EXETER — Wyoming Area School Board members decided to close the Sarah J. Dymond Elementary School at the end of the school year and re-structure the district from a location-based to center-based model for the upcoming school year.
The decision came after a 90-day, government-mandated cooling off period following a public hearing in January. The board said the decision was based off of extensive data from various firms, including KCBA Architects.
“There’s no perfect scenario,” district Superintendent Janet Serino said. “These are difficult decisions. They’re not pleasant by any means.”
The decision came to close the school due to much of it’s failing or deteriorating infrastructure, which ultimately became too costly for the district to afford, officials said.
Some board members who attended Sarah J. Dymond as children themselves became emotional during the meeting.
Councilman Gerald Stofko said he spent eight years at the Harding-based elementary school and hopes to continue the friendships he had there after the vote.
“I had many, may friends at Sarah J Dymond, and I hope to continue to have them still after tonight,” he said. “For two years we’ve been studying this. In my heart I know I want to keep it open, but I also know that’s not the right answer.”
The usually quiet meeting was standing room only, filled with concerned parents, teachers and family members, listening intently to the fate of the beloved school.
The vote to close the building was 9-1, with Carl Yorina the sole vote against the closure.
Yorina voiced his concerns with closing from a financial standpoint, saying that the district is still responsible for maintenance while the building is on the market. His primary concern was still having to pay for repairs to the structure if the building — which will be up for sale — fails to attract a buyer quickly.
Numerous parents demanded to have their concerns heard ranging from transportation and safety issues to arguments over how the remaining schools in the district should be consolidated.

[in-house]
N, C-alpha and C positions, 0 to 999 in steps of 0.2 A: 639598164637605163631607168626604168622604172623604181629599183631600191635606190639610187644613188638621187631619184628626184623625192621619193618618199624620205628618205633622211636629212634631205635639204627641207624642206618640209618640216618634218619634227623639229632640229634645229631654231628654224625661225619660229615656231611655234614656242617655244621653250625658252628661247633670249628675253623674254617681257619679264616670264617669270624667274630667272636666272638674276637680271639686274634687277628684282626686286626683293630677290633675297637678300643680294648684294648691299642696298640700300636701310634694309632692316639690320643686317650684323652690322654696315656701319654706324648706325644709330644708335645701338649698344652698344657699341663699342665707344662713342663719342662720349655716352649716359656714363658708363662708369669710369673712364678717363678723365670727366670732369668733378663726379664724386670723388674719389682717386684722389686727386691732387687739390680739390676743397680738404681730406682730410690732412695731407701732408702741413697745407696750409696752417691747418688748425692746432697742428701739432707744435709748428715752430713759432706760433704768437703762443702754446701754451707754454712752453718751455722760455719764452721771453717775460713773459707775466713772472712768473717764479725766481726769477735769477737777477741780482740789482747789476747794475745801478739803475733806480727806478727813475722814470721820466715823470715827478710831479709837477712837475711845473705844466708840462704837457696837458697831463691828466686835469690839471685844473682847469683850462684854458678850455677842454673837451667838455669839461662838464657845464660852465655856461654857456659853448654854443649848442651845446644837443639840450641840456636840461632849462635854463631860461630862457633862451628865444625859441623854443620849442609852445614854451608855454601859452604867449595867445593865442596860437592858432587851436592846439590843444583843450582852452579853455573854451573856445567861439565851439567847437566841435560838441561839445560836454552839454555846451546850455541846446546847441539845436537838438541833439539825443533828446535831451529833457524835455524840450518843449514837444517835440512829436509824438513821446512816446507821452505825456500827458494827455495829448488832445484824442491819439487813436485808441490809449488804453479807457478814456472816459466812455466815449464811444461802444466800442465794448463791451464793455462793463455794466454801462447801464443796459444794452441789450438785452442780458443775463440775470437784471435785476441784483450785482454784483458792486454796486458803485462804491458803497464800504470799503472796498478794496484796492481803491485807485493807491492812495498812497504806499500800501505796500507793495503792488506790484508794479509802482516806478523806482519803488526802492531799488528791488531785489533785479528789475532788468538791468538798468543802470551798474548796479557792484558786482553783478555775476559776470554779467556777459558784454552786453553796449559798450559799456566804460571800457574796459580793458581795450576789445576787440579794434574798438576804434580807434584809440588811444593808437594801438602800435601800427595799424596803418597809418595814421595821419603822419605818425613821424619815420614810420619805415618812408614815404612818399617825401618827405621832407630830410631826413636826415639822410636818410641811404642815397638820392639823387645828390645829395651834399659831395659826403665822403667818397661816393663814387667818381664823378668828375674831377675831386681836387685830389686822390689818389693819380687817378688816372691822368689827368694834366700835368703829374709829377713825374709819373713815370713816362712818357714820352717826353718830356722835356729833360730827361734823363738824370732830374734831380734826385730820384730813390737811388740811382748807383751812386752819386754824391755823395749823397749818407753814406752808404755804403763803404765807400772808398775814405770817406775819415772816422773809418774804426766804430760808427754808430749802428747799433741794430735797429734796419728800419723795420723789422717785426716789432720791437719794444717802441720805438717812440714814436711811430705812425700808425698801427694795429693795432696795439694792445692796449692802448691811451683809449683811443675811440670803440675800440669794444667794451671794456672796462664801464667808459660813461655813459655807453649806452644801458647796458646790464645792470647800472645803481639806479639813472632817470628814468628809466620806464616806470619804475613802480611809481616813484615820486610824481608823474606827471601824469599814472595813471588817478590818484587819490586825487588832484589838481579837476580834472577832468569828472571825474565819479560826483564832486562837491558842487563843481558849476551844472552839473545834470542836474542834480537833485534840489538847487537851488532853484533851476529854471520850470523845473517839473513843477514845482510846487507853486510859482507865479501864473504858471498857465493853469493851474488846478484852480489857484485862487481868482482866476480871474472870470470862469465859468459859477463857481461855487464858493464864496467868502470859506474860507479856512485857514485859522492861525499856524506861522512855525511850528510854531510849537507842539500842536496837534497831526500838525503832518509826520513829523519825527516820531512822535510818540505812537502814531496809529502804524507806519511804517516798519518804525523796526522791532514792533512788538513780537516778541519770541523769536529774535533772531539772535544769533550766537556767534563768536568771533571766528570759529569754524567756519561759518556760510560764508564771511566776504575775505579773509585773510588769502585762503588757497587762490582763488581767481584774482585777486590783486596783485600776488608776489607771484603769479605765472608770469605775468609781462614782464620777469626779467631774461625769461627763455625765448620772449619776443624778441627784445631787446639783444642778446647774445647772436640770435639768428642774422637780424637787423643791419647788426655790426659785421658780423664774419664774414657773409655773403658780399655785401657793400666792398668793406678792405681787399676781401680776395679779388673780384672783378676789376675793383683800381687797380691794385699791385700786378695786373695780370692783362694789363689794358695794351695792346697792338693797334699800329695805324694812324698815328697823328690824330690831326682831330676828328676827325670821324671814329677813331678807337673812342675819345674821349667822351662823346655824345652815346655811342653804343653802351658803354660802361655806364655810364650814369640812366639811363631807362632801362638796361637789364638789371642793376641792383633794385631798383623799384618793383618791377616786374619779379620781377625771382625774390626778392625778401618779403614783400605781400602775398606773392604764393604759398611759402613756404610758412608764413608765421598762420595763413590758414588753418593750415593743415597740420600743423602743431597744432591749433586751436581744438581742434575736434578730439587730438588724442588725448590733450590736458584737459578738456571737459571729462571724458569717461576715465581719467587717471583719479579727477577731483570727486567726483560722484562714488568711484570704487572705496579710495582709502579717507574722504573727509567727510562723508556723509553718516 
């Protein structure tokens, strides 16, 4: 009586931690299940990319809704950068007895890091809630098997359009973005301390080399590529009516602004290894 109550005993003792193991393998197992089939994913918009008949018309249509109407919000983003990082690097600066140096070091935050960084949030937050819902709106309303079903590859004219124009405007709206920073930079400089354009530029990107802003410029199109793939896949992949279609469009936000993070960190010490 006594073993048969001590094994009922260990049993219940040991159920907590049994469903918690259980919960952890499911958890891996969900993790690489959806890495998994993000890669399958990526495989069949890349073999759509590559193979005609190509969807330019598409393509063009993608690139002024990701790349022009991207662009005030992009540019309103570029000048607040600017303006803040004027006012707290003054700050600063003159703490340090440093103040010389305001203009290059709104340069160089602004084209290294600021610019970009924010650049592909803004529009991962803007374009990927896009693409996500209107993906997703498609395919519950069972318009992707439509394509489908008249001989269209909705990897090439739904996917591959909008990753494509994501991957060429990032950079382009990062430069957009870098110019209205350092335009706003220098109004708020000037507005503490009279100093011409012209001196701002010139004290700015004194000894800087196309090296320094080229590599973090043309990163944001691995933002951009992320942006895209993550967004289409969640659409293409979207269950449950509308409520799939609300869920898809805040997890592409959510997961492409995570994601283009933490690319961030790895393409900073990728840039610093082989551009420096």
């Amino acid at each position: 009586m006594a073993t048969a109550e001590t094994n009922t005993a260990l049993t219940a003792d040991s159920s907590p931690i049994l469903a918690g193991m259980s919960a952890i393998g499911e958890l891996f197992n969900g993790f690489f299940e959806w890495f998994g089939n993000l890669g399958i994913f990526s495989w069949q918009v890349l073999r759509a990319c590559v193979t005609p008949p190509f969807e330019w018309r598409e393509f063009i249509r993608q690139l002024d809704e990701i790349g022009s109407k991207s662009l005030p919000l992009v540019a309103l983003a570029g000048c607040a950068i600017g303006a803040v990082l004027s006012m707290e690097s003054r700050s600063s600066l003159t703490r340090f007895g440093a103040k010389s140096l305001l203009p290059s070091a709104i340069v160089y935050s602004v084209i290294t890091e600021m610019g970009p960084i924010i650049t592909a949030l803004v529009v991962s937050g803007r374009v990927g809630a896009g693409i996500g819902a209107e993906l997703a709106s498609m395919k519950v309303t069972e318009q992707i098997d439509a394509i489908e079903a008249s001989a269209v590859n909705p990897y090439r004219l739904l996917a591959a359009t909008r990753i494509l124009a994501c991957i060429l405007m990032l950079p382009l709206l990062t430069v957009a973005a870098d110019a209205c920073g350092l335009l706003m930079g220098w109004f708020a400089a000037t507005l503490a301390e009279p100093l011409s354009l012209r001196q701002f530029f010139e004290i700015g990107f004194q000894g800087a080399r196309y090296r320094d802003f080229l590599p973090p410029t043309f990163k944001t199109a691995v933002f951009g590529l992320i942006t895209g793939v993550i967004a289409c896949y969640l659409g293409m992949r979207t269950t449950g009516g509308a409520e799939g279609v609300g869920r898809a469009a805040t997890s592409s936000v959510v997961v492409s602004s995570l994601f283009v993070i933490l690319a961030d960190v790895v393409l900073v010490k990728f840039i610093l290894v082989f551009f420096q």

Council unanimously voted to change to a center-based district, despite audience pleas, beginning for the new school year in September.
Changes will be as follows:
• Kindergarten will be at the John F. Kennedy school.
• Grades one through three will be at the 10th Street school.
• Grades four through six will be at the Montgomery school.
Serino said one of the main reasons council decided on a center-based district is so that the children will have a socio-economic awareness of their peers, and the fact that it’s easier to have all teachers and buildings receiving the same education, teaching the same curriculum at center-based schools.
Donna Kostik, a district parent and mother of six, approached the podium to explain her feelings on the change to board members. As her children watched, Kostik became emotional during the speech, explaining that families with both parents working would have difficulties transporting their children to and from multiple locations, as well as the children themselves struggling to cope with losing a sibling who may have been at the same school.
“We as parents have a right to be heard,” she said. “I brought my kids here tonight, so they know I will never stop fighting for them.”
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